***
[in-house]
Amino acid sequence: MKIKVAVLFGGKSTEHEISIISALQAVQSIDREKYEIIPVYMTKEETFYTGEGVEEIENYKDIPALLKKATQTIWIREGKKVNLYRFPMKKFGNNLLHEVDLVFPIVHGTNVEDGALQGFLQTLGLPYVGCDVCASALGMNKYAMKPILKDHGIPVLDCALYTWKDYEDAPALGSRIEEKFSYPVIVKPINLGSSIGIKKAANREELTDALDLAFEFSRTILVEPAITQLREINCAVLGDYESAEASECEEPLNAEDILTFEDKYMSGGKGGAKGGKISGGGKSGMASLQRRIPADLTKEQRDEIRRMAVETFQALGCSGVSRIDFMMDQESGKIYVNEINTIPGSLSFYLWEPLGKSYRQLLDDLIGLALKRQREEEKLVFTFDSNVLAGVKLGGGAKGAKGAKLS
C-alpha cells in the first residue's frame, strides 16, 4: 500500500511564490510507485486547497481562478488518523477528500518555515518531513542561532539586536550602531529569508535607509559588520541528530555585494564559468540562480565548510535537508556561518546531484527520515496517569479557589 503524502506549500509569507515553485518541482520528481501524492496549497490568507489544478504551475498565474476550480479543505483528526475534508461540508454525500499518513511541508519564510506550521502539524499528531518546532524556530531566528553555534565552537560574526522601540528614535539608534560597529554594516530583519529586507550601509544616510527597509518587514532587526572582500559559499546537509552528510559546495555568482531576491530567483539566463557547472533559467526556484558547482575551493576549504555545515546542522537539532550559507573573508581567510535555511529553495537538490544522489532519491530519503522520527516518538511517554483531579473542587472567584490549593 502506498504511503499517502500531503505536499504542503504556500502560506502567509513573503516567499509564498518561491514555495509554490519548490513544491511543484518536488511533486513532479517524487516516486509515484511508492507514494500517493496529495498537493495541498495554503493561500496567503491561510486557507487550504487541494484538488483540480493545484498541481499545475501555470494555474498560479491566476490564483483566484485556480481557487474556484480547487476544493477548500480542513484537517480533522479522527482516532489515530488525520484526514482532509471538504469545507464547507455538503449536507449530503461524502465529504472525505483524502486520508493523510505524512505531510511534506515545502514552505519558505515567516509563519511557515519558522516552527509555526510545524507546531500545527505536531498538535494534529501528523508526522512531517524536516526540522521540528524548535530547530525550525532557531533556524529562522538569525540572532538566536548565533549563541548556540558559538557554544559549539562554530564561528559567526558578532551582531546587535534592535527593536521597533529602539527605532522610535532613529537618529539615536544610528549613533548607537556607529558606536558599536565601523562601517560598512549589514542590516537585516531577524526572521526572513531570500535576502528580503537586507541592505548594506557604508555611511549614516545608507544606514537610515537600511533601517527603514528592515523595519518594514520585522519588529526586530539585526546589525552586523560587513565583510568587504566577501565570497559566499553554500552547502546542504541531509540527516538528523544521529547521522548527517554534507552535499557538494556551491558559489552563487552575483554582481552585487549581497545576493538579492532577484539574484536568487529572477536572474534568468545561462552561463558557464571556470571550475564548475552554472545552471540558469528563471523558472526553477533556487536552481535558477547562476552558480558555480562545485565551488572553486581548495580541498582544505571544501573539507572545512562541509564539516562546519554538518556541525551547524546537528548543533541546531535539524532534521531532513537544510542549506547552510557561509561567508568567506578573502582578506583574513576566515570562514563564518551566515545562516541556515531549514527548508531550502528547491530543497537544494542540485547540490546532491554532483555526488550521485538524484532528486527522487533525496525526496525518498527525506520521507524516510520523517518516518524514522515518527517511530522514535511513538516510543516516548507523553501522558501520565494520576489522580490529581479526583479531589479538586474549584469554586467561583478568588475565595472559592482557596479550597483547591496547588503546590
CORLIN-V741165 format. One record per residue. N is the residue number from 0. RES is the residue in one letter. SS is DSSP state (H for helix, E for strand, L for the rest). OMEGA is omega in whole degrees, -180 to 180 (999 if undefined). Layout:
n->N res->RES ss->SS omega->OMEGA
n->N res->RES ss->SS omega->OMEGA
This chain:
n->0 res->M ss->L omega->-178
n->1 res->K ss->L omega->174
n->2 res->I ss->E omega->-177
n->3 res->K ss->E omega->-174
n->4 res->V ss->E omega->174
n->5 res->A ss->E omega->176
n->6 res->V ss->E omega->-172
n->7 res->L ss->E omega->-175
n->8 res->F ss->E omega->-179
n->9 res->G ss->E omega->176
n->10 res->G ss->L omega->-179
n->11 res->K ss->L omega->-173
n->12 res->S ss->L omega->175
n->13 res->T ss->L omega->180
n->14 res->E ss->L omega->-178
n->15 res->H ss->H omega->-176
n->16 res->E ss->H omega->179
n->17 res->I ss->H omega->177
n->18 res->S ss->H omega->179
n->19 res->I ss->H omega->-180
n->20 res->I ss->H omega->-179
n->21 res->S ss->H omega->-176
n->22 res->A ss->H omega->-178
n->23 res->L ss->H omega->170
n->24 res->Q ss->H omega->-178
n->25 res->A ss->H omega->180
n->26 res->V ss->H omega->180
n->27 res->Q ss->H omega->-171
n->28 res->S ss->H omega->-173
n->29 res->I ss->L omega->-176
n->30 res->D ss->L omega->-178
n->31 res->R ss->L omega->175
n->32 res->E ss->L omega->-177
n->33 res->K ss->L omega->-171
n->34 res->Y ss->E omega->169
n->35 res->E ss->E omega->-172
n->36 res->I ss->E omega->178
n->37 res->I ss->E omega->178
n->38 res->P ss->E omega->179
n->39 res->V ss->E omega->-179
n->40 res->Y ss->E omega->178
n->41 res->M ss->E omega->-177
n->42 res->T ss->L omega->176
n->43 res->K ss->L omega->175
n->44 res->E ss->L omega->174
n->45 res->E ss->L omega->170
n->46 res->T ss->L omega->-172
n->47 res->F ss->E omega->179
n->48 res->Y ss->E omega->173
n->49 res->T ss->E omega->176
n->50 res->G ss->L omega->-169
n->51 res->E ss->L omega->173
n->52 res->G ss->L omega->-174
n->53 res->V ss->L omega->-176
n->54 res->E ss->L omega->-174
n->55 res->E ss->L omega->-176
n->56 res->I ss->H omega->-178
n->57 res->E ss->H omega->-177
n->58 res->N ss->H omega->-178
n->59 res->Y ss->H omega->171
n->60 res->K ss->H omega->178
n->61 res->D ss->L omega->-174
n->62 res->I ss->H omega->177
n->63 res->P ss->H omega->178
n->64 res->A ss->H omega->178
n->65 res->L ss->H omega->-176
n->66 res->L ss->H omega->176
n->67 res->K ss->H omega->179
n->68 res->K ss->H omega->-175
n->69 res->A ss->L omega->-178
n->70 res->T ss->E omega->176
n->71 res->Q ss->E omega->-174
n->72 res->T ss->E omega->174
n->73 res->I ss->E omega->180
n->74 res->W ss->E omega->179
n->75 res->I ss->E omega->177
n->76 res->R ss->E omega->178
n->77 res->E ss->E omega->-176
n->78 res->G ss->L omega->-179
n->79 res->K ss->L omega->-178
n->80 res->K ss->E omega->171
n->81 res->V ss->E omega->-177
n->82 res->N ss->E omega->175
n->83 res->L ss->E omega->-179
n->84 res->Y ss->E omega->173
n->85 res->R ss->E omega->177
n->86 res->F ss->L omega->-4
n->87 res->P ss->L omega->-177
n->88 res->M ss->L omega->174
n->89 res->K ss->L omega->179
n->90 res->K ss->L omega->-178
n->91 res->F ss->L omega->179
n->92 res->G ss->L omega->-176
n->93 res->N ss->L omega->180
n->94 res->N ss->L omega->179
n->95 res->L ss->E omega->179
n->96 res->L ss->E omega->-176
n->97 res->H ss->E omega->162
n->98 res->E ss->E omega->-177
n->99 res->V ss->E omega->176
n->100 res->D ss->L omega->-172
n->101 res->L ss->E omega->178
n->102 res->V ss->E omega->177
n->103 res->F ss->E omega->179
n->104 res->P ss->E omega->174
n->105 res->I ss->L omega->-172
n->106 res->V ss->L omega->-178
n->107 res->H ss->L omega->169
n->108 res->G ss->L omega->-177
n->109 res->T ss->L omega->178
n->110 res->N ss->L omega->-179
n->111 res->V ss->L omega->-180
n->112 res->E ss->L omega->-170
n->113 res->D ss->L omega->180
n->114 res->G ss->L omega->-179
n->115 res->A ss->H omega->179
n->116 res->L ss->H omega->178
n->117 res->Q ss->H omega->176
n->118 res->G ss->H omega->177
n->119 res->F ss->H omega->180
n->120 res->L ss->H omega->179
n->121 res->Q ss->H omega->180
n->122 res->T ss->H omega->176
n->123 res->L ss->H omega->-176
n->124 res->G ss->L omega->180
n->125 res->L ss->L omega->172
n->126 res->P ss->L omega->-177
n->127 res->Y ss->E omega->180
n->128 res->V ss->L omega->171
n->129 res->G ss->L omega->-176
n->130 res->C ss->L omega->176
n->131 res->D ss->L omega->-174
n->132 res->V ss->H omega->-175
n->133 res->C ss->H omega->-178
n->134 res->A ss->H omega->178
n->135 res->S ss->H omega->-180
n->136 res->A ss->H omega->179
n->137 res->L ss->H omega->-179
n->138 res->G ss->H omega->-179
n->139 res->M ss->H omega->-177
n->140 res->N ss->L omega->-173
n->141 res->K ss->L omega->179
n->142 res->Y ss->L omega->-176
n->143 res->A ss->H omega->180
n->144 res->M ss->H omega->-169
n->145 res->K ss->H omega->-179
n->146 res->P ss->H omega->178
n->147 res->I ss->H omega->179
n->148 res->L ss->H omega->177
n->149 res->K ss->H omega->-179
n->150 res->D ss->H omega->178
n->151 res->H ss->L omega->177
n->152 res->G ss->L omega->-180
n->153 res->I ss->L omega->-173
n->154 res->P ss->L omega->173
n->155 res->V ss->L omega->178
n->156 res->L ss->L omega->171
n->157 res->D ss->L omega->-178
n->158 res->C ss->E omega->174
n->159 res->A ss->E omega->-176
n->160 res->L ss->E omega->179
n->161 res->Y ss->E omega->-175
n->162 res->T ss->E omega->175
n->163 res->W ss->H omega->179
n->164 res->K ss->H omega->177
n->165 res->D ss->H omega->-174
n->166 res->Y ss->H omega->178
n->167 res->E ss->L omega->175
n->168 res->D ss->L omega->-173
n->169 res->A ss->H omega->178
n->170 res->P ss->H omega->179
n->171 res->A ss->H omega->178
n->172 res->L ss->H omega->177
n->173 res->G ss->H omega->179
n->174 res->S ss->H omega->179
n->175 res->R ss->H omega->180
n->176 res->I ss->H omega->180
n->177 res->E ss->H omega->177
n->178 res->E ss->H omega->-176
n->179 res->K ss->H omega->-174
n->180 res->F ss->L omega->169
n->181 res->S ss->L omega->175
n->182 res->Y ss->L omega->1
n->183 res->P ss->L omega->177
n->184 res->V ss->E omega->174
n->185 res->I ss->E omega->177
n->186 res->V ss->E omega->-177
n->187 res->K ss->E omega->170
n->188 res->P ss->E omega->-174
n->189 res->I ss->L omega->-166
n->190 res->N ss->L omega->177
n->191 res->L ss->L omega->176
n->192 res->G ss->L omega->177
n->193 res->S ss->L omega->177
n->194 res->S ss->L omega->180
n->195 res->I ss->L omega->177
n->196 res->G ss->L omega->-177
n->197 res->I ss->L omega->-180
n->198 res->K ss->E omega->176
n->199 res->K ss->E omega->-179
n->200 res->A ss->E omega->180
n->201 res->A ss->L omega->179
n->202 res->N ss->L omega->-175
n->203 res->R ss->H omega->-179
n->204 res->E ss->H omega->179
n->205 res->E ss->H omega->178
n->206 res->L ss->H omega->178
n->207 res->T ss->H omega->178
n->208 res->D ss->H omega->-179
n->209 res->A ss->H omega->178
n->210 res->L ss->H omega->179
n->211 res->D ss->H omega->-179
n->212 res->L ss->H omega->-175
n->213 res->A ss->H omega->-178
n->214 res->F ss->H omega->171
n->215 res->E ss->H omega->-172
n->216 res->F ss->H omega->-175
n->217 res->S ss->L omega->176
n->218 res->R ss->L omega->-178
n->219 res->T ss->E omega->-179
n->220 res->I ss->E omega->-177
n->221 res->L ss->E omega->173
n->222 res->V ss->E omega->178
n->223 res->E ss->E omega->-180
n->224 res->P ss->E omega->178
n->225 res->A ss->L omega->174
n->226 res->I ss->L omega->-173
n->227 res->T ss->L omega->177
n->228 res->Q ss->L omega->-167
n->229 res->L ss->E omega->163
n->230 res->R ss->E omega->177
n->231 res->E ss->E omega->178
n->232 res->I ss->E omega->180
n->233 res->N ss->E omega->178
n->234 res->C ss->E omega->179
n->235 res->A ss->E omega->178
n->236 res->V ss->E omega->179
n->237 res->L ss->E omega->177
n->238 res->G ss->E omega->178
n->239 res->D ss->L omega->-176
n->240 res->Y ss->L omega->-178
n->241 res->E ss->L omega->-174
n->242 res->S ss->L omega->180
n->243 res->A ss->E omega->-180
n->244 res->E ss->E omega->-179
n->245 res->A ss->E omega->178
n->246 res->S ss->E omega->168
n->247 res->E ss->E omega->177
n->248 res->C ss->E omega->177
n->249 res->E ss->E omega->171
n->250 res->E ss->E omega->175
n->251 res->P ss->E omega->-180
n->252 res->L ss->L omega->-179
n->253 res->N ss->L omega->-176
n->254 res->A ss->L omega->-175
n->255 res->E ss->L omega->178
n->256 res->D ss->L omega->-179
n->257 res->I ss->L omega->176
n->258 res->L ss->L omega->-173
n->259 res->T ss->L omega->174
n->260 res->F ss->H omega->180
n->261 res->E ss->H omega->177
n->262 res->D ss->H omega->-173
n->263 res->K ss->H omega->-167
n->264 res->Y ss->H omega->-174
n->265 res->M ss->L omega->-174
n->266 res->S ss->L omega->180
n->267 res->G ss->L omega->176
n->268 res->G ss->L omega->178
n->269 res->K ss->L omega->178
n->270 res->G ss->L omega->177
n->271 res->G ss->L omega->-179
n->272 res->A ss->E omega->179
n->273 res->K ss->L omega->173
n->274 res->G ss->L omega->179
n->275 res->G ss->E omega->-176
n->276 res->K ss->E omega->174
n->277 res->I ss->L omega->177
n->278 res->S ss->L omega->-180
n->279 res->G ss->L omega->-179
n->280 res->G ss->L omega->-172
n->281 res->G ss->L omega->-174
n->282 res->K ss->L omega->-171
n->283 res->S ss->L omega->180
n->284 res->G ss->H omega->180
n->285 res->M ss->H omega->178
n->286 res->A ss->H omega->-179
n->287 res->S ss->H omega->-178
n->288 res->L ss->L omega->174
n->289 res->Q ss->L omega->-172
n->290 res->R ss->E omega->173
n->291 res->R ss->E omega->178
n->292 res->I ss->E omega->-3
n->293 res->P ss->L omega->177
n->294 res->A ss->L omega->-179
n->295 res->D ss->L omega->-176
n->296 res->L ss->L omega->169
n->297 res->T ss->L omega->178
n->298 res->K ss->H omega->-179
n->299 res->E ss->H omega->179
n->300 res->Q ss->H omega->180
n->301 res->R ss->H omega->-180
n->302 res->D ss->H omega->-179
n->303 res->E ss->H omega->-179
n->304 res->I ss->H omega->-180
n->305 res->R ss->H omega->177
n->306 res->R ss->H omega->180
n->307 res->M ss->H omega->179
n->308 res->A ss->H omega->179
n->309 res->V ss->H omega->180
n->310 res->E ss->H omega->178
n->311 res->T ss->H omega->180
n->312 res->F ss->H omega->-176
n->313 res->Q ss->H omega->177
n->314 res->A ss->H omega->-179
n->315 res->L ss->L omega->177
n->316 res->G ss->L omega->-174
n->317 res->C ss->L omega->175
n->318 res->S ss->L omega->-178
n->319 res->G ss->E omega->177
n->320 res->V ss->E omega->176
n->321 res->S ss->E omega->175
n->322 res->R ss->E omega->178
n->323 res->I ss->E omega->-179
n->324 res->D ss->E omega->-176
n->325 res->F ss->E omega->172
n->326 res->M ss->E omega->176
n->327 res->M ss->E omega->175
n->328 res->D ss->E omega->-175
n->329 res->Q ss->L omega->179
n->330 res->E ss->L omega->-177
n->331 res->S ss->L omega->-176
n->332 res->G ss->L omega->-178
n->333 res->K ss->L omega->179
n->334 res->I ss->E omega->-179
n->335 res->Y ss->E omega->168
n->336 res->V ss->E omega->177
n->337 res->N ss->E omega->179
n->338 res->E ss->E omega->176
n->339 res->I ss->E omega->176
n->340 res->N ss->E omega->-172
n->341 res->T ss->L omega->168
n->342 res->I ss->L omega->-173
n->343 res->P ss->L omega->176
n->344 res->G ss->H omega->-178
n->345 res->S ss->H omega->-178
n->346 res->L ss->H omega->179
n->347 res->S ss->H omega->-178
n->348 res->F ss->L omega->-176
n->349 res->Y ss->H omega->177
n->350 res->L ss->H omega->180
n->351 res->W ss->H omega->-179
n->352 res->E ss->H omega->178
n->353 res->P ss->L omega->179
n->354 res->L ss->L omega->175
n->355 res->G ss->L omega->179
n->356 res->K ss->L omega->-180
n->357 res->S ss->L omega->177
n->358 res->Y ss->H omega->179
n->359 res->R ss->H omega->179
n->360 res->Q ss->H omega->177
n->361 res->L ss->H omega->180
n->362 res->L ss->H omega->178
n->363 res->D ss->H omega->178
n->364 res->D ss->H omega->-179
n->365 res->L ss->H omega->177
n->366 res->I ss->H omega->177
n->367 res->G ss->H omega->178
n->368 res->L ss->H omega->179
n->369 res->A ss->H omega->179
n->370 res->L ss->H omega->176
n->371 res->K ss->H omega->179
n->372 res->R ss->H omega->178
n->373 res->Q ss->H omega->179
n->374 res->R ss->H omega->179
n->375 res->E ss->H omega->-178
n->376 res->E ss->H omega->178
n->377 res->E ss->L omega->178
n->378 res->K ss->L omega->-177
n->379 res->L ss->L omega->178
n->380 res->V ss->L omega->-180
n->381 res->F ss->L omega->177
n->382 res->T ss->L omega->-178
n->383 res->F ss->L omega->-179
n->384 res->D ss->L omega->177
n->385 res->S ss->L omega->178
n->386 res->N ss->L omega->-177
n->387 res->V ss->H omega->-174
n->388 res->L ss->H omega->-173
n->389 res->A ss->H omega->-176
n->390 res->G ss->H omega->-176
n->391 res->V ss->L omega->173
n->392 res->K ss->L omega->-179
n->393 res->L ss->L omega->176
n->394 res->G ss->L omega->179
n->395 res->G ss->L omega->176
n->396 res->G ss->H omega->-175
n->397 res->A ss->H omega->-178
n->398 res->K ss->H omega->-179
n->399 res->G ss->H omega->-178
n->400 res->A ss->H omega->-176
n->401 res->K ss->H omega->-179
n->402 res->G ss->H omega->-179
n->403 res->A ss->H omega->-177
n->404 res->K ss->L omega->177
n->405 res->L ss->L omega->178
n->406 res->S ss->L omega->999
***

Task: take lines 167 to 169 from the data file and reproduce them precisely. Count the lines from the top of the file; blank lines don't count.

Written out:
n->159 res->A ss->E omega->-176
n->160 res->L ss->E omega->179
n->161 res->Y ss->E omega->-175